Politics versus Policy in the New “Public Charge” Rules


by Thomas L. Knapp

On August 12, the Trump administration announced new rules for immigrants seeking permanent residence status (through issuance of a “green card”)  in the United States. Those rules apply a longstanding prohibition on immigrants likely to become “public charges” (that is, dependent on government benefits) to  applicants who have received certain of those government benefits — among them Medicaid, SNAP (“food stamps”), and housing assistance — for more than 12 months.

The politics of the move are obvious: Trump is throwing more red meat to his anti-immigration “base.” The new rules are of a piece with his border wall project and high-profile ICE raids on workplaces where undocumented immigrants are employed. They’re not intended to solve a problem. They’re intended to keep his voters enthused as the 2020 election cycle heats up.

As actual policy, who can really complain? Well, some people can and will. But if the US government is going to regulate immigration at all (I don’t believe that it should, and the Constitution says it can’t), “pay your own way or go away” doesn’t sound like an unreasonable rule.

Interestingly, though, the policy conflicts with the politics. It discourages the “legal” immigration most Trump voters claim to be fine with, and encourages the “illegal” immigration he campaigned on a promise of “fixing.”

Suppose you are a would-be immigrant to the United States.

You can “get in line,” fill out forms, show up for meetings, submit to questioning, bust your hump meeting various requirements, and still find yourself turned away (or sent back) for any number of reasons.

Or you can walk across the border in the middle of the night and go to work, with a much lower chance of being found out, and sent back, than if you interacted with US immigration authorities.

Adding to the burden of the first approach doesn’t mean fewer immigrants. It just means that more immigrants will take the second approach.

Is that the outcome you signed up for, Trump voters?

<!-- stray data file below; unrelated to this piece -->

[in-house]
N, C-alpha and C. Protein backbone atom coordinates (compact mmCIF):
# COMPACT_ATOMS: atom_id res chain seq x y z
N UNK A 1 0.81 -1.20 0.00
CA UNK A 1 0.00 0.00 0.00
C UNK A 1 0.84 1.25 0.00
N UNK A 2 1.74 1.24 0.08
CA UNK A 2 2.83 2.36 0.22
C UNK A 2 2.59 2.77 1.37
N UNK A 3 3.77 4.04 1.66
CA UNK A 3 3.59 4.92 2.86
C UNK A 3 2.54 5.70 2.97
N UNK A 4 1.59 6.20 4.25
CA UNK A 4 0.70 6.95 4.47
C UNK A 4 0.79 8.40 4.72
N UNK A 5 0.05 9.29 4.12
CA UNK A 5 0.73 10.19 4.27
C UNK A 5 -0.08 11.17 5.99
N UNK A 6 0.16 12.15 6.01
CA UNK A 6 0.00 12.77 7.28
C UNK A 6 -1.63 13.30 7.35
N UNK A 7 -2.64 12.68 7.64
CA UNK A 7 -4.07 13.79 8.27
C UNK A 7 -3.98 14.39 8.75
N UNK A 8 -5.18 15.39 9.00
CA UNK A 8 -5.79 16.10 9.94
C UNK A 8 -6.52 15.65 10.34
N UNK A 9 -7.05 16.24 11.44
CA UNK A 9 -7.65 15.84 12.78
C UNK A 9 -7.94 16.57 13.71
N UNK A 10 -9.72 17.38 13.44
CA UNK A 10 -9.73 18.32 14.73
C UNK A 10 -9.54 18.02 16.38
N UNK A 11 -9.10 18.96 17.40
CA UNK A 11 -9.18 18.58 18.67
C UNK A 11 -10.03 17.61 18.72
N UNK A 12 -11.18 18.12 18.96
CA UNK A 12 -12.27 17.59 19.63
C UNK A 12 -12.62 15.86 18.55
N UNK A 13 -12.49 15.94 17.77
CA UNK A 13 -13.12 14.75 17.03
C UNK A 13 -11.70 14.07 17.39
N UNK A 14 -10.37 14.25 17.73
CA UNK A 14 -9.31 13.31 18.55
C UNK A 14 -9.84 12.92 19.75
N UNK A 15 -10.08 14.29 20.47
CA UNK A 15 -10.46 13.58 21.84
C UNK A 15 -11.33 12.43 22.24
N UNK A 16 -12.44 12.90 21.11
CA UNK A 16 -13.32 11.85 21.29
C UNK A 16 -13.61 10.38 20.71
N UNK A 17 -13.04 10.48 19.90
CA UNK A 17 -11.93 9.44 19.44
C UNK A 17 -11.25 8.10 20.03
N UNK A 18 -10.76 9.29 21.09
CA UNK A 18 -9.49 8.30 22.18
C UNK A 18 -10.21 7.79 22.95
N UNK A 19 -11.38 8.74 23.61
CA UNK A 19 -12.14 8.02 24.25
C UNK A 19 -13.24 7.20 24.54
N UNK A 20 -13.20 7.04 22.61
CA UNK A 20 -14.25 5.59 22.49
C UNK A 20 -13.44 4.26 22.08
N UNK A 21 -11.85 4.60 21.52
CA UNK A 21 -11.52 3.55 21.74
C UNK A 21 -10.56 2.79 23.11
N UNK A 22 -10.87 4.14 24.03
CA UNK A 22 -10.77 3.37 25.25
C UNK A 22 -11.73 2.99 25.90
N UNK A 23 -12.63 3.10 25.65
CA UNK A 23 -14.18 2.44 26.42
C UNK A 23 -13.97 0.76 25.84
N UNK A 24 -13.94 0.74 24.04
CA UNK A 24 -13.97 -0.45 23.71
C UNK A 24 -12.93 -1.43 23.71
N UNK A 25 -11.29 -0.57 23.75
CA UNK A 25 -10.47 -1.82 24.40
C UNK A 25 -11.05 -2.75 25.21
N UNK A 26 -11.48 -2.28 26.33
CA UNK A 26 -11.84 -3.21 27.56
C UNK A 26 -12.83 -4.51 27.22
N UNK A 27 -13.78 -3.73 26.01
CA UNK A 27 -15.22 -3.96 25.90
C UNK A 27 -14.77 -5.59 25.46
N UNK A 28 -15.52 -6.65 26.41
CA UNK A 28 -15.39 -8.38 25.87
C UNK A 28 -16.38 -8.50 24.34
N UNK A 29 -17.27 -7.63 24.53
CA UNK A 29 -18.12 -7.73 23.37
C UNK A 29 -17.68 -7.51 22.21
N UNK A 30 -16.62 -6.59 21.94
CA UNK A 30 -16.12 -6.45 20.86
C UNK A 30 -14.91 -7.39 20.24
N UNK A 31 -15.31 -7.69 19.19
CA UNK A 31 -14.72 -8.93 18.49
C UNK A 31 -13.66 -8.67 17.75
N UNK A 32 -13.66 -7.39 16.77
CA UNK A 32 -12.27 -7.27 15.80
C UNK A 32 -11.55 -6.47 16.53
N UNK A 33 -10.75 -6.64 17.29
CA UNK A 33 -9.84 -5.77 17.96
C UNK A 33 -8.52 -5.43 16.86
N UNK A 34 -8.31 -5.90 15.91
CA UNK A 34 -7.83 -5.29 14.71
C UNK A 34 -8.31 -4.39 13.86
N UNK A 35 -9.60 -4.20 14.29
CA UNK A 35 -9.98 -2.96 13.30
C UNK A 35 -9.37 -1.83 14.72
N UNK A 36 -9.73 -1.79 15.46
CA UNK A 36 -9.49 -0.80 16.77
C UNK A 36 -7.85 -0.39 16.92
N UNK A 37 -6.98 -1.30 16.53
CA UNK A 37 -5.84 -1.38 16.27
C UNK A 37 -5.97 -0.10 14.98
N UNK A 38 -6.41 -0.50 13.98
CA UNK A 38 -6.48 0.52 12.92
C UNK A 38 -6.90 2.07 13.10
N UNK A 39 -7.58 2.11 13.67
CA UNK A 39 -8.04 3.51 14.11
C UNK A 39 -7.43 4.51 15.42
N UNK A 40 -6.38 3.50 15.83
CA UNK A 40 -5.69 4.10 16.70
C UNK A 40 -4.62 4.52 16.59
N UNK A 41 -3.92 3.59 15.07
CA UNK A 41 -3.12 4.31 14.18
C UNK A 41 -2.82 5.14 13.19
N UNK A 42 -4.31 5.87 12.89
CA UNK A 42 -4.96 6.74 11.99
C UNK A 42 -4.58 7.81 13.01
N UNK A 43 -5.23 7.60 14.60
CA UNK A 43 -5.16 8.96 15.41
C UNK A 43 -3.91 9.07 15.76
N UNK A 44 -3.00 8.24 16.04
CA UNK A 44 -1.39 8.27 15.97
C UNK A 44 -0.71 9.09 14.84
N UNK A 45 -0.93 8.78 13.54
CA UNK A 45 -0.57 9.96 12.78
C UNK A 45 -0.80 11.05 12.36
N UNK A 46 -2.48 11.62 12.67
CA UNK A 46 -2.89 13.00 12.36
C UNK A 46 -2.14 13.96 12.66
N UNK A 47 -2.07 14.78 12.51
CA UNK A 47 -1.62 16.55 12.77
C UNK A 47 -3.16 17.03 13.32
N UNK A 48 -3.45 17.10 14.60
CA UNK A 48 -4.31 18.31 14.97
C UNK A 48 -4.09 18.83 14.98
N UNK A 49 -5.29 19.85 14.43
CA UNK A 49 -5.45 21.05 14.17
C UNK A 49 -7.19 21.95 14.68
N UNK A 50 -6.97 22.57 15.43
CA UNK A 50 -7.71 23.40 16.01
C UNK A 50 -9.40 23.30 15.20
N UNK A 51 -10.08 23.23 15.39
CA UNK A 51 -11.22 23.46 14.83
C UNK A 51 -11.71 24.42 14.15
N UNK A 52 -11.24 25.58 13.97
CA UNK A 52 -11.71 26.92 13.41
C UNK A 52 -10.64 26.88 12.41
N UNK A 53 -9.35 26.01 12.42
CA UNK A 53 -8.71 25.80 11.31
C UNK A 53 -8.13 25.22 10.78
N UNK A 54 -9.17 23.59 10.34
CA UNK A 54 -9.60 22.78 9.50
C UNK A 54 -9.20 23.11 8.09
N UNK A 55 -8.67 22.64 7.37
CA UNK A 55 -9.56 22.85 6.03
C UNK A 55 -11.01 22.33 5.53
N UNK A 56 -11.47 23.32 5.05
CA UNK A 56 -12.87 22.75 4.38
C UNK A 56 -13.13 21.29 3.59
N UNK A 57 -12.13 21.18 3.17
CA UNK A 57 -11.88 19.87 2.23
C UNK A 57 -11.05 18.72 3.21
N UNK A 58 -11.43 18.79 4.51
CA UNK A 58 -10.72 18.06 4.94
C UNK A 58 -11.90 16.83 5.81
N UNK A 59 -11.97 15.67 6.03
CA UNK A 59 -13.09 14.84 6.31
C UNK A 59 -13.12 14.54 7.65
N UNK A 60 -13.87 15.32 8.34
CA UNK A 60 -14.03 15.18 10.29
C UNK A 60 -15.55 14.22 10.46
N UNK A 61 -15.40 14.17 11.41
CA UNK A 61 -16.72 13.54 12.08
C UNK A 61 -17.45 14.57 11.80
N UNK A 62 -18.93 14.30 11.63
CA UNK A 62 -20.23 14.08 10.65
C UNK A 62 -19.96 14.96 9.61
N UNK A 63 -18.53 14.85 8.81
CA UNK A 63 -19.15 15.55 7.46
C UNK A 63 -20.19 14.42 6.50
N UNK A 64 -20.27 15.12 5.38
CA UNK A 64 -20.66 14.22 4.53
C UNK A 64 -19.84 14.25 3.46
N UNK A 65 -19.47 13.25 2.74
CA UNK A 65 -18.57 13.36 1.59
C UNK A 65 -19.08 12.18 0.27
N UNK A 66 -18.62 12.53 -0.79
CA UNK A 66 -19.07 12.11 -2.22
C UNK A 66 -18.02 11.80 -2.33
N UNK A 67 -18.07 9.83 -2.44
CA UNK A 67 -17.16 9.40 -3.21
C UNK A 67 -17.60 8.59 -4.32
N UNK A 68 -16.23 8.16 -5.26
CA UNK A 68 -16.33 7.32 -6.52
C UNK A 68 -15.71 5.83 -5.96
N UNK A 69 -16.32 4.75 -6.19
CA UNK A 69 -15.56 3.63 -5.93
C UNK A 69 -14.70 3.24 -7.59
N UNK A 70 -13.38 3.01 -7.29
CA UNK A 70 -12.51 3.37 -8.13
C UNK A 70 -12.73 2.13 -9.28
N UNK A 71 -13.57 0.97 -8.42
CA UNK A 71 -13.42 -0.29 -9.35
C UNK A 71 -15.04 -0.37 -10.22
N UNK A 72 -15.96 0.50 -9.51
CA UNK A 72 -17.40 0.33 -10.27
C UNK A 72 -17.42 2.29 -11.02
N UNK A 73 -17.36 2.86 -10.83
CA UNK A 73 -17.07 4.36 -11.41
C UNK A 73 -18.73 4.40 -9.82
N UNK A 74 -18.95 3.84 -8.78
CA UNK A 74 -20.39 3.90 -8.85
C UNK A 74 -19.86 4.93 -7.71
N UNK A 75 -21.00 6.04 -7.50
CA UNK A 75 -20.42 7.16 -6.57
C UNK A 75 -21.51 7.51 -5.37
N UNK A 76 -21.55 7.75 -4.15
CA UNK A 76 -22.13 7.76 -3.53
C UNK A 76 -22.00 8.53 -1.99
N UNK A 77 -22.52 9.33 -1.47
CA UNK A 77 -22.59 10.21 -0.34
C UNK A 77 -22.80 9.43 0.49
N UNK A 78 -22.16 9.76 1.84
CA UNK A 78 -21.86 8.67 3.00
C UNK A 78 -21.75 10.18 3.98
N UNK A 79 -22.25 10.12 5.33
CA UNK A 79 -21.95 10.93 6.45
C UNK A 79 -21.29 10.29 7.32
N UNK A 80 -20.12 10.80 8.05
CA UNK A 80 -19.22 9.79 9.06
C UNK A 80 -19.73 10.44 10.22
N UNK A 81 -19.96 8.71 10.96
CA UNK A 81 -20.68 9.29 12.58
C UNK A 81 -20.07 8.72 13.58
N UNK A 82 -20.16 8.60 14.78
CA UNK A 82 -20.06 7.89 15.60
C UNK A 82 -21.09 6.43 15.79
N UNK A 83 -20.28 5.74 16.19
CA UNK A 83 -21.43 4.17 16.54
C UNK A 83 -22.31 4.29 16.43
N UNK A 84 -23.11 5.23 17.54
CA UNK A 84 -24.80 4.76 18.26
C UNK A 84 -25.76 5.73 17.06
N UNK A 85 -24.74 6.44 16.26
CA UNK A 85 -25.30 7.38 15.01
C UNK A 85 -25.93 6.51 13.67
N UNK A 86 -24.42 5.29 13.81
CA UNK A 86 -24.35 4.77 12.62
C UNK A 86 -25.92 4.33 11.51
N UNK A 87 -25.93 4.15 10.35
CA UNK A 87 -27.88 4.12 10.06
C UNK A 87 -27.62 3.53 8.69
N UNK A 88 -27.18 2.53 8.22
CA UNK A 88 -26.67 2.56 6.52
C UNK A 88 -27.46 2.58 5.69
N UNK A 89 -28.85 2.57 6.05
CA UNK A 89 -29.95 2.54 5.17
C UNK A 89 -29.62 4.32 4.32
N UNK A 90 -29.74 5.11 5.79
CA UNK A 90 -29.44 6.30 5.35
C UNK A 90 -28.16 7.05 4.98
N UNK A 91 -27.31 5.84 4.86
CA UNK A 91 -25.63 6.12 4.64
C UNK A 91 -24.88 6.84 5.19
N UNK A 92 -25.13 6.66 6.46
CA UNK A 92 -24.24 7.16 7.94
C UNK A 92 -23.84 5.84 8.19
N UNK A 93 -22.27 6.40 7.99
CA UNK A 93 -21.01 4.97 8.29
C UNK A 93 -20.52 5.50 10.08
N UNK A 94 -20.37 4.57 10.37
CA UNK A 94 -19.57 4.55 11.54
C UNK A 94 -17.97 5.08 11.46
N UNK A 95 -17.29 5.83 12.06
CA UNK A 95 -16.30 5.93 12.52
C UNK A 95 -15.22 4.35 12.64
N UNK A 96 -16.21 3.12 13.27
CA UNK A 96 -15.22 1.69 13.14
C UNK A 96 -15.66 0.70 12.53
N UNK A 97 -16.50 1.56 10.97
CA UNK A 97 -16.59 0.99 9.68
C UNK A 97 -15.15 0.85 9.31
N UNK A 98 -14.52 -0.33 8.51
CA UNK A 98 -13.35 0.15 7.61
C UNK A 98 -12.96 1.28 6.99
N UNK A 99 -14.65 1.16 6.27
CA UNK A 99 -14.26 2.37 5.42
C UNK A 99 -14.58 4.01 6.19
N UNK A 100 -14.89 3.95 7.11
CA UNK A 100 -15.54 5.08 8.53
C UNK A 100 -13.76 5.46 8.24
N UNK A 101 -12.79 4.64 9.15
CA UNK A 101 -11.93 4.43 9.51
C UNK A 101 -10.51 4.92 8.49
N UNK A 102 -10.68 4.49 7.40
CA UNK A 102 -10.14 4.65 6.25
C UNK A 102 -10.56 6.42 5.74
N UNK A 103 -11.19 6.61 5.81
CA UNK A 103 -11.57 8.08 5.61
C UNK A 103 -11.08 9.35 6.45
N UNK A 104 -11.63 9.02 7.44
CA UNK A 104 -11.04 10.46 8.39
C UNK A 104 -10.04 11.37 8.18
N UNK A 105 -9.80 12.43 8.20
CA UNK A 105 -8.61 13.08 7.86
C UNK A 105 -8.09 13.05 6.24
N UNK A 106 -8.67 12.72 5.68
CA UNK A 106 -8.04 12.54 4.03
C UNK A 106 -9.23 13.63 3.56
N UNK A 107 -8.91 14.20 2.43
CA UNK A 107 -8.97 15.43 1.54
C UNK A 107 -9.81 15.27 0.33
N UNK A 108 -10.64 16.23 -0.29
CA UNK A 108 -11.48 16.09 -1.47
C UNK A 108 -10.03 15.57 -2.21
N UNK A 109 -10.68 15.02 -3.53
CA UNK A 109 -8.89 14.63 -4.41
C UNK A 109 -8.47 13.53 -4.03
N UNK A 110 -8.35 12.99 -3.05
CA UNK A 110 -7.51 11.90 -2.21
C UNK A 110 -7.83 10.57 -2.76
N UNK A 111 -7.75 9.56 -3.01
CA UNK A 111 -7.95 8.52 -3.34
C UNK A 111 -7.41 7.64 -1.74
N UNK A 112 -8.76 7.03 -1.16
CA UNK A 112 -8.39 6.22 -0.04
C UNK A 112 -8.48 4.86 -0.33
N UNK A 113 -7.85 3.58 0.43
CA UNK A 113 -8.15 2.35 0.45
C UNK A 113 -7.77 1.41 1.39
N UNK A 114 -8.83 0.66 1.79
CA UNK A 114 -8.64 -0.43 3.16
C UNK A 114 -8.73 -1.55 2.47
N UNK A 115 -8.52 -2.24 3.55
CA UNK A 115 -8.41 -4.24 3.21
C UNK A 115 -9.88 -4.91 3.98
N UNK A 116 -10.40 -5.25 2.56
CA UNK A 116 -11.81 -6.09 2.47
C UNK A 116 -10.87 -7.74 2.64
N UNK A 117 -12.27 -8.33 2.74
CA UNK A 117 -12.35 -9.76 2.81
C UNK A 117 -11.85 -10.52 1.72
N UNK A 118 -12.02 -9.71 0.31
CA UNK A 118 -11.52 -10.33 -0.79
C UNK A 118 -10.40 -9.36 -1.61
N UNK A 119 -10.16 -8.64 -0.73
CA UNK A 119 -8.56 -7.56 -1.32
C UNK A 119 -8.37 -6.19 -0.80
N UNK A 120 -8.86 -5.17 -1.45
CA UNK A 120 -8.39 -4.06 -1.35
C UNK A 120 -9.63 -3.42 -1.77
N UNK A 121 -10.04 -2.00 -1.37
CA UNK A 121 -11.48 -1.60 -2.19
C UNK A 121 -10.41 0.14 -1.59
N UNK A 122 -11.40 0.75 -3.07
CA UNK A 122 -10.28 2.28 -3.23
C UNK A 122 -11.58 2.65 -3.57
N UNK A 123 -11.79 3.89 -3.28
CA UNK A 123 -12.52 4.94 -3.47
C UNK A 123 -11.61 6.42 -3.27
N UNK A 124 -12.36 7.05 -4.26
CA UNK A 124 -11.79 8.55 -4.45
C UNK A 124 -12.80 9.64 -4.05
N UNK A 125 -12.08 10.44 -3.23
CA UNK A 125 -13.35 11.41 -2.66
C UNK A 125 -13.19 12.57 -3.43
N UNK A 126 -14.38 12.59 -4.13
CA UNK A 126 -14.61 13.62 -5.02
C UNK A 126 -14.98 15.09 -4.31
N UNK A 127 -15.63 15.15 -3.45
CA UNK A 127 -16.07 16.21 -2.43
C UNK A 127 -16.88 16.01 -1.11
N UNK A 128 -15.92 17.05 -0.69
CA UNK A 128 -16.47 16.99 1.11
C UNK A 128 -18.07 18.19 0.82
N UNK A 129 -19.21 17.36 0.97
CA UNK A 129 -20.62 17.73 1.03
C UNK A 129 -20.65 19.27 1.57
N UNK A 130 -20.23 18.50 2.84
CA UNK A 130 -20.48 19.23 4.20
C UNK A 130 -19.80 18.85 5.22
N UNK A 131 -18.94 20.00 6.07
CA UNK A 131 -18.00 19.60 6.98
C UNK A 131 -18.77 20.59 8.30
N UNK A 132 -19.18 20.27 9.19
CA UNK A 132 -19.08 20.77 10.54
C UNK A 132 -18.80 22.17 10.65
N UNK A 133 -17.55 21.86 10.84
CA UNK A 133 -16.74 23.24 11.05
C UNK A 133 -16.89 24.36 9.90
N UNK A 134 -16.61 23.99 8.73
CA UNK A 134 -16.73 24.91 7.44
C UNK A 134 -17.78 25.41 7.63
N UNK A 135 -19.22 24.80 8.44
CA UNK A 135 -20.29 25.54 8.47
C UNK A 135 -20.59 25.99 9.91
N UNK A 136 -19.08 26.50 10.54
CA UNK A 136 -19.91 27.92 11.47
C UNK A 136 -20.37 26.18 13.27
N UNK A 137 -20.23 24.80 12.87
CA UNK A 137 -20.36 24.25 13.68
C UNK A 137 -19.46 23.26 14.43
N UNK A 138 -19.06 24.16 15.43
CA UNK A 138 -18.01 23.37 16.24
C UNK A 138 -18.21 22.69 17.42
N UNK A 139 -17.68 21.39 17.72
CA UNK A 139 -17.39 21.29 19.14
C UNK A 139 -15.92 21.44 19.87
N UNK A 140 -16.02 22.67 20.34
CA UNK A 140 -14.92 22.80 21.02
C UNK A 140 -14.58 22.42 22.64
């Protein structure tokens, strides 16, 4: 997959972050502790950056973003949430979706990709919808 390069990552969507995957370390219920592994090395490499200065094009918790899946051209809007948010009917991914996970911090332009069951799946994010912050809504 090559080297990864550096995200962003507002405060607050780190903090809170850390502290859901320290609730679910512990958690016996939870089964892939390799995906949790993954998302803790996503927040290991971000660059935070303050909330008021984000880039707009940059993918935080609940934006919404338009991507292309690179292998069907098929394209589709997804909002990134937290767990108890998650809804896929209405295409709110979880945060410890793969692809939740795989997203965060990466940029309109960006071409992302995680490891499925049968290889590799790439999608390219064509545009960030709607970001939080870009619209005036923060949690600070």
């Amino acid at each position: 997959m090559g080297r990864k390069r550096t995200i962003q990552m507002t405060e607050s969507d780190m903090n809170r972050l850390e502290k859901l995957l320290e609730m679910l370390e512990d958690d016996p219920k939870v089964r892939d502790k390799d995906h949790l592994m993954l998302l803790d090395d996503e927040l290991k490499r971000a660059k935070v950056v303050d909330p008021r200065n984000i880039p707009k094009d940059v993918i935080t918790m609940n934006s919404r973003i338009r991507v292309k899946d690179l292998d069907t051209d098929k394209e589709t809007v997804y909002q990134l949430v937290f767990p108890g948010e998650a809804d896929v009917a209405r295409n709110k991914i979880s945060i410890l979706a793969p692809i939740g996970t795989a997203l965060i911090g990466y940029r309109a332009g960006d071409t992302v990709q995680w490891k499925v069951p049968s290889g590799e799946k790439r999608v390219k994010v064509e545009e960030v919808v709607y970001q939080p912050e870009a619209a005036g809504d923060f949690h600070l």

Anti-immigration agitators fondly quote economist Milton Friedman: “[I]t is one thing to have free immigration to jobs. It is another thing to have free immigration to welfare. And you cannot have both.” The rule change is a sop to that sentiment. But it leaves out another thing Friedman said about what happens when we try to have both:

“Mexican immigration, over the border, is a good thing. It’s a good thing for the illegal immigrants. It’s a good thing for the United States. It’s a good thing for the citizens of the country. But, it’s only good so long as it’s illegal.”

If Americans want fewer “public charges,” the solution isn’t to single out immigrants for exclusion from government welfare benefits. It’s to eliminate, or at least drastically reduce and toughen  eligibility requirements for, those welfare benefits. For everyone, not just for people who happen to  hail from the “wrong” side of an imaginary line on the ground.

Two evils — immigration authoritarianism and welfare statism — do not add up to one good. We should ditch both.

Photo Credit Avens O’Brien

Thomas L. Knapp (Twitter: @thomaslknapp) is director and senior news analyst at the William Lloyd Garrison Center for Libertarian Advocacy Journalism (thegarrisoncenter.org). He lives and works in north central Florida.




The views and opinions expressed in this commentary are those of the author and do not necessarily reflect the official position of Citizens Journal.

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c e voigtsberger
c e voigtsberger
1 year ago

When my maternal grandmother emigrated to the U.S. from Ireland, when she landed at Ellis Island, her brother who had already been admitted to the U.S. had to guarantee that she would not become a public ward (go on the dole) for a period of FIVE YEARS, not 12 months.

That requirement didn’t seem to stem the flow of LEGAL immigrants to the U.S. as the early years of the 20th century saw a great influx of immigrants from a myriad of countries.

In 1958 as part of getting a non-quota immigrant visa (green card which actually was green) for my new wife, I had to sign an agreement that she would not become a public ward for a period of FIVE YEARS.

That didn’t stop the flood of women who married GIs who were stationed in various countries overseas from coming to this country. I don’t know what the other immigration rates were at that time but considering that England still had food rationing in 1958 and Germany was a divided country and there were still thousands of displaced persons roaming Europe, I suspect that the rate of immigration was equal to that of the early 20th century.

For many years after that, in January of every year each holder of a green card and those on a temporary visa had to report their residence to the INS (Immigration and Naturalization Service).

Somehow we could keep track of non-citizen residents in the age of 3 x 5 cards but we can’t seem to do it in the age of computerization. Why is that?